This pretty and simple warm salad, made with my own parsley and parsnips freshly dug from Tell Tale Farm, is in his honor, as it tastes of our Willamette Valley earth.  The secret is in roasting the parsnip batons separately from the beets with nutmeg and ginger, so they can get crispy and caramelized.

IMG_5094Pretty, no?

Warm Roasted Beet and Parsnip Salad

  • 3 beets (candystripe or other light-colored ones that won’t stain and mute color of parsnips)
  • 1 parsnip
  • olive oil
  • salt
  • nutmeg
  • 1 tablespoon fresh ginger, minced
  • handful of fresh parsley
  • fruity vinegar (homemade raspberry vinegar, if you have it; I used my foxy grape-star anise vinegar)
  • pepper
  • Equipment: 2 roasting pans and foil

Preheat oven to 375 degrees.  Scrub beets well, cut in half or quarter if extra large, and place in one roasting pan.  Toss with a glug of olive oil and some salt until well-oiled.  Cover pan with foil and roast in oven until easily pierce-able with a fork. (40 minutes? Depends on the size of the beets.)

Peel and cut the parsnip into small batons, and mince ginger.  In a second roasting pan, and toss with a glug of olive oil, salt, and powder well with a good strong shakes of nutmeg.  Roast uncovered in the oven with the beets until browned and crispy. (15 minutes?)

Chop parsley and set aside.  Remove parsnips from oven when done and leave uncovered and unrefrigerated.

When beets are done, remove the foil and let cool until you are able to handle, then peel off skin with a paring knife.  Slice beets and place in serving dish.  Toss with a good splash of vinegar and some more olive oil, then add parsley, parsnips, and perhaps a little pepper.

Serve while still warm.  It makes a great light supper dish for one with some feta sprinkled on top, or a side dish for sausages or pork chops for 2-4.

Separate Two Eggs is my new, very occasional, series about a lonely single woman eating sad meals alone.  Or not. It’s really just a way to continue to queer food writing to add diversity to the Mommy-blogging and monogamous couple-oriented fare (not that there’s anything wrong with that).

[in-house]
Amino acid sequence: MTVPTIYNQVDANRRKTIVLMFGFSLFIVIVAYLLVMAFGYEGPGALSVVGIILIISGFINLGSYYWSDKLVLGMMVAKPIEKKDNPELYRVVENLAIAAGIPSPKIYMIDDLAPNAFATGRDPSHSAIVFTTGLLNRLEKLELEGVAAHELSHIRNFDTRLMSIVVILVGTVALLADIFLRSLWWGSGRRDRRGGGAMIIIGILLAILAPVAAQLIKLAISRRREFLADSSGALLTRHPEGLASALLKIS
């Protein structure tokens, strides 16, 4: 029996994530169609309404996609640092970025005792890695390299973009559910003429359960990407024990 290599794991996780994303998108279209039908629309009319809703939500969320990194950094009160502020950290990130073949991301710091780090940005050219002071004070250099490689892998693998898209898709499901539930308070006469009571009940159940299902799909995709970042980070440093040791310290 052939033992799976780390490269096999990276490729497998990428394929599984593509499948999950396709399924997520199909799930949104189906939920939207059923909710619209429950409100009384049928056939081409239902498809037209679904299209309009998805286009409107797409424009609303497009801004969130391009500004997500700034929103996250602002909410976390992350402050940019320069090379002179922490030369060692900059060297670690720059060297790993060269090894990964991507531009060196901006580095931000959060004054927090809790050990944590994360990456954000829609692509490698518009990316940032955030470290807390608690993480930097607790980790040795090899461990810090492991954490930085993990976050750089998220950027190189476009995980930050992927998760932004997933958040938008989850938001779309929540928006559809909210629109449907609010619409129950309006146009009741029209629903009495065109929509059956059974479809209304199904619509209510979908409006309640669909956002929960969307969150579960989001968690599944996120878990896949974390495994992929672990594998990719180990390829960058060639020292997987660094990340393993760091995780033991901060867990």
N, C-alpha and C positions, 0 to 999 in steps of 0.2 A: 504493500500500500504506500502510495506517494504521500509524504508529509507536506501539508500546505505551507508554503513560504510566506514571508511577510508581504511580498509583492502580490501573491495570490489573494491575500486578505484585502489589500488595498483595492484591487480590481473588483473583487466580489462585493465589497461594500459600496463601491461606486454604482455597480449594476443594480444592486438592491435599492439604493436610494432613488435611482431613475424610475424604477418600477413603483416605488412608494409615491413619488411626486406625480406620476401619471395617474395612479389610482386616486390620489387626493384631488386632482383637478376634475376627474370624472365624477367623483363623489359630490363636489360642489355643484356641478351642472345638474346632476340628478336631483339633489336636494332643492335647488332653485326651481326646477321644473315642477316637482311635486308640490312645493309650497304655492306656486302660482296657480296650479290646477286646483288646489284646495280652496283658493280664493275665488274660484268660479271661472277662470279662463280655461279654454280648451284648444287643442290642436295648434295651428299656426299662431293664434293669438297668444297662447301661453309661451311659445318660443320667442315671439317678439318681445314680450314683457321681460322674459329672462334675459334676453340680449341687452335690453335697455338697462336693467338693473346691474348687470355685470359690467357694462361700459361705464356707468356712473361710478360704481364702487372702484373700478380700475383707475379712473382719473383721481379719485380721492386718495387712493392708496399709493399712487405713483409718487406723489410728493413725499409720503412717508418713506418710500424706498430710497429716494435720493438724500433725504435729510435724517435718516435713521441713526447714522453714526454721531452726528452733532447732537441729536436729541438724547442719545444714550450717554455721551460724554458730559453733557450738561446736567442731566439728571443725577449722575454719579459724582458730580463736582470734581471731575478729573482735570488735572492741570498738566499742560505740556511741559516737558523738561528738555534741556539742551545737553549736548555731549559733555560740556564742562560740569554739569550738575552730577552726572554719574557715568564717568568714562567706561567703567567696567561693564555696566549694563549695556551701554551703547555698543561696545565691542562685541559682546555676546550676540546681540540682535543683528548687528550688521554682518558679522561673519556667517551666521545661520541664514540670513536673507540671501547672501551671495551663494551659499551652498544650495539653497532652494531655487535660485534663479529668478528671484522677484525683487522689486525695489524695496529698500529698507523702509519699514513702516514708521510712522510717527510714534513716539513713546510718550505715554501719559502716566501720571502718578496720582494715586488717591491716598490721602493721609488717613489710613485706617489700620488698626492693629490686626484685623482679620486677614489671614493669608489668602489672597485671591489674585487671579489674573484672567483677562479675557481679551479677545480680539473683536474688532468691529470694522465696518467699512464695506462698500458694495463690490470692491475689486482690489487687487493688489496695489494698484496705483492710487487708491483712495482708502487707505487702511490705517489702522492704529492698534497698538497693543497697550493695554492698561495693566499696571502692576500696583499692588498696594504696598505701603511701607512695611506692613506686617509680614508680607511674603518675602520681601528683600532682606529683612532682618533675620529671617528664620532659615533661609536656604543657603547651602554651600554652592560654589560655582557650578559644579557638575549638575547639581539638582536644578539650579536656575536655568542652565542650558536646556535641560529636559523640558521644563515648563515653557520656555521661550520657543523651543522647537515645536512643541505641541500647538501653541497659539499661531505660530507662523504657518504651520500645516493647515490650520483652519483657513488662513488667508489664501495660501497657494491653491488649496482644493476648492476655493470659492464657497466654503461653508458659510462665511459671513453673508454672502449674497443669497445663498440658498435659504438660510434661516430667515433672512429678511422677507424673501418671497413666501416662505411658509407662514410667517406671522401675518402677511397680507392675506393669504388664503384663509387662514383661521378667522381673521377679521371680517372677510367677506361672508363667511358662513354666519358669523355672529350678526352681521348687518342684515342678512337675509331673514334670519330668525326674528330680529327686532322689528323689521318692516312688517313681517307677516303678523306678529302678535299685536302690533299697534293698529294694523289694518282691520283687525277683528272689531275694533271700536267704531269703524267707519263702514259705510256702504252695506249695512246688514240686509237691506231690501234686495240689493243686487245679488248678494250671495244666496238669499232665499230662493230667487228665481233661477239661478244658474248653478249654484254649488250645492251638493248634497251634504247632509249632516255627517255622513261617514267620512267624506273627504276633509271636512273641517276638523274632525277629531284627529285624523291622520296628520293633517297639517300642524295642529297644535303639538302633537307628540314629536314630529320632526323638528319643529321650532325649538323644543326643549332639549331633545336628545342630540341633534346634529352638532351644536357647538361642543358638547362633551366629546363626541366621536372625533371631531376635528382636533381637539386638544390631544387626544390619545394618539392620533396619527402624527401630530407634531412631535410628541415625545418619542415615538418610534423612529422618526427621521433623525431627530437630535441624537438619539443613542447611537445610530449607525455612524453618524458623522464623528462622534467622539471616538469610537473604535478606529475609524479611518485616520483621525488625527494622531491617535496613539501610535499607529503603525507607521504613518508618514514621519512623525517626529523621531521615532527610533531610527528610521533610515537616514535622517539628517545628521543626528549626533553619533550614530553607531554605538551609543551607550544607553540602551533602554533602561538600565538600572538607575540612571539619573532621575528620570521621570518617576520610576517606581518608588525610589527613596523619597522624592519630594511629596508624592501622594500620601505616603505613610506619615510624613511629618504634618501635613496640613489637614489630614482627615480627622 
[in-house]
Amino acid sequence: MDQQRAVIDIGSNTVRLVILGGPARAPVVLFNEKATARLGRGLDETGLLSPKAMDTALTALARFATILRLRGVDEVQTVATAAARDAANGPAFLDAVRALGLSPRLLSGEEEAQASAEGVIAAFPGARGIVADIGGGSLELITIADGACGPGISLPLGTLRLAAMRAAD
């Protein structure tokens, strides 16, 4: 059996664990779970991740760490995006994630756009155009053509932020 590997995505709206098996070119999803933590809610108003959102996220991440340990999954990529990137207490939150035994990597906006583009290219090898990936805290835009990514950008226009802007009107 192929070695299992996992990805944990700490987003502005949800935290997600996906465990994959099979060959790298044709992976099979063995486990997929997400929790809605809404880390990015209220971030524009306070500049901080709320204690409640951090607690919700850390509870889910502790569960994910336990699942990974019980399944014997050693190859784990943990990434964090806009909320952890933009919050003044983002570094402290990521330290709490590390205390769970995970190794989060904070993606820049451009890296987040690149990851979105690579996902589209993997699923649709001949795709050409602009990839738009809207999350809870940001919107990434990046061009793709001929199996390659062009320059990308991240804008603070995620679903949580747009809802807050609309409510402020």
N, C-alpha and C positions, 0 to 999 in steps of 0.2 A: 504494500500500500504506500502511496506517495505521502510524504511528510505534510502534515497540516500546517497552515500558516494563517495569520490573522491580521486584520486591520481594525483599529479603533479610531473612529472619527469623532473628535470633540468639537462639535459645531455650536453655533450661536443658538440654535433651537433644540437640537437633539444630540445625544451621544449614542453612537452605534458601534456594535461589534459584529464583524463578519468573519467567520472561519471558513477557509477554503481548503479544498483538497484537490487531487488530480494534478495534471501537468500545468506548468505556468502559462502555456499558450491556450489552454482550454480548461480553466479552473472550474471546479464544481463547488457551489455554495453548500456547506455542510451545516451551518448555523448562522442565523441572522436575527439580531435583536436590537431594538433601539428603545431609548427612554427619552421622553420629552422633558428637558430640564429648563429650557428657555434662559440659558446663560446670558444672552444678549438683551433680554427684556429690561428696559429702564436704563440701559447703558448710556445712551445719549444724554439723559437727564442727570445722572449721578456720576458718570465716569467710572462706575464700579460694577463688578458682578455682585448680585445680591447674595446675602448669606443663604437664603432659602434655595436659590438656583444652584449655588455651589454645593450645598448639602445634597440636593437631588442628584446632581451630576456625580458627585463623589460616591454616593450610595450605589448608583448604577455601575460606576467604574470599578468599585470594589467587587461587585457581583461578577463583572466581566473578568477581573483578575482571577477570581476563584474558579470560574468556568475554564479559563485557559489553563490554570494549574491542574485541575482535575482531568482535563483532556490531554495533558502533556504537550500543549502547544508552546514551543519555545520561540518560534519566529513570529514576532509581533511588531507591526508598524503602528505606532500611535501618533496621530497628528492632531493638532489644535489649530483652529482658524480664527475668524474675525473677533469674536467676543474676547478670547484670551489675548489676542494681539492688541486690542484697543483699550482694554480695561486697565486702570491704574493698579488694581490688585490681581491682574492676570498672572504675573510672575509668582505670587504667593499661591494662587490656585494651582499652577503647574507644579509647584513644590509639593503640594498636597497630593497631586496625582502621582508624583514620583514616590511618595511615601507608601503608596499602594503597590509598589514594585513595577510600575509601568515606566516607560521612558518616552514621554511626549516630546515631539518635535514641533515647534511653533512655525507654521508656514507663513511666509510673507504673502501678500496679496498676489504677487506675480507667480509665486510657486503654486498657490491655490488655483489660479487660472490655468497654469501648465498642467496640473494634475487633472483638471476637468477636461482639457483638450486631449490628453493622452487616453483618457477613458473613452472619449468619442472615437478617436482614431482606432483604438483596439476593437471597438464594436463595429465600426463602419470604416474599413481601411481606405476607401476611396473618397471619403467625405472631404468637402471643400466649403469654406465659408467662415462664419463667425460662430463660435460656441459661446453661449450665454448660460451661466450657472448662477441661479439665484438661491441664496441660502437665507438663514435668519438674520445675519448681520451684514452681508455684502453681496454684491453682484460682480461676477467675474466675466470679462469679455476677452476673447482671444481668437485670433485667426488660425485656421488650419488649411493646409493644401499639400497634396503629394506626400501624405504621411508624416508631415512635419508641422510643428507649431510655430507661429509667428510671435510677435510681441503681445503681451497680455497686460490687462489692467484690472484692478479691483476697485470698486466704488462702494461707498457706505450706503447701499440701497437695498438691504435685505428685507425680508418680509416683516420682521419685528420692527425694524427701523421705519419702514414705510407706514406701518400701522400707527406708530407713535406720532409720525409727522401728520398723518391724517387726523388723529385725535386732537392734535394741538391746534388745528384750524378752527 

cold soups made with a magic elixir called kvass

IMG_5306My new addiction is an old Russian fermented drink called kvass. It’s great as a breakfast juice or as an afternoon refreshment on a hot day: slightly sour, ice cold, a strong nose of beery grain or funky beet.  it’s a drink for those of us who like deep, dark, barnyardy flavors.  Or beer!

As discussed in my Russian zakuski party post, kvass is a healthful tonic full of enzymes and the lactobacilli that are the new popular kids on the block.  Whey can be added to rye bread or raw vegetables and fruits with nothing more than water, and the liquid will magically be soured to your taste.  Like lacto-fermented pickles, kvass sits on the counter until the good bacteria multiply and give it a characteristic tang.

I’m at work on my first blackberry kvass and a fermented version of tomato juice that I’m planning to push on an unsuspecting friend for bloody marys, and I will report back.  Until then, I wanted to share some easy cold soup recipes using kvass as the base, since I’ve already gone on about it and I can’t get enough.

IMG_5201Easy Beet Kvass

Chop up two big red beets; add to a half-gallon jar with two teaspoons of salt and a 1/4 cup of whey, sauerkraut juice, or a similar fermented liquid to hasten fermentation.  I used fermented dill pickle juice in the photo above, which is why you see a juniper berry floating on top.

Fill jar 3/4 to top with water and stir. Let sit on the counter for 2-4 days, depending on how sour you’d like the mix.  (I went for 4 days and the flavor was great for soup.)  Skim off any mold bits daily.  Strain and refrigerate.  Drink as is, or use uncooked as a liquid for cold soups, correcting for salt.

Beet Kvass Borscht

Serves 4.

There are various names for soups like this in Russian and Polish, but let’s just keep it simple.  You have two choices here: you can add your vegetables and let sit in the stock overnight for improved flavor but a thoroughly hot pink color; or you can add your vegetables just prior to serving for pretty colors (above).  It’s, as they say, all good.

To a quart of cold kvass, chop up and add some or all of the following: cooked beets of various hues, cucumbers, scallions, chives, dill weed, apples, hardboiled eggs.  Serve immediately or let flavors develop in the refrigerator.  (But if you decide to add eggs, place on top just before serving.)  Taste and salt if necessary.  A gamechanging addition, should you have it on hand, is a good slug of dill pickle juice.  Or try kimchi juice?  Optional garnish: more herbs, a dollop of sour cream.

IMG_3596Rye Bread Kvass

This recipe is slightly more complicated and gooey than beet kvass, and yields a mildly alcoholic brew. You’ll need to get your hands on decent rye bread, either light or dark, with no preservatives.  Darker rye, such as the thinly sliced German or Russian stuff that’s bursting with grain and almost moist, is terrific but will yield a darker color for the kvass. In the picture, my kvass is a combination of about 1:3 dark:light rye. Alternatively, you can make your own rye or buckwheat mash, but I’ll leave it up to your powers of the internet to find a recipe for that.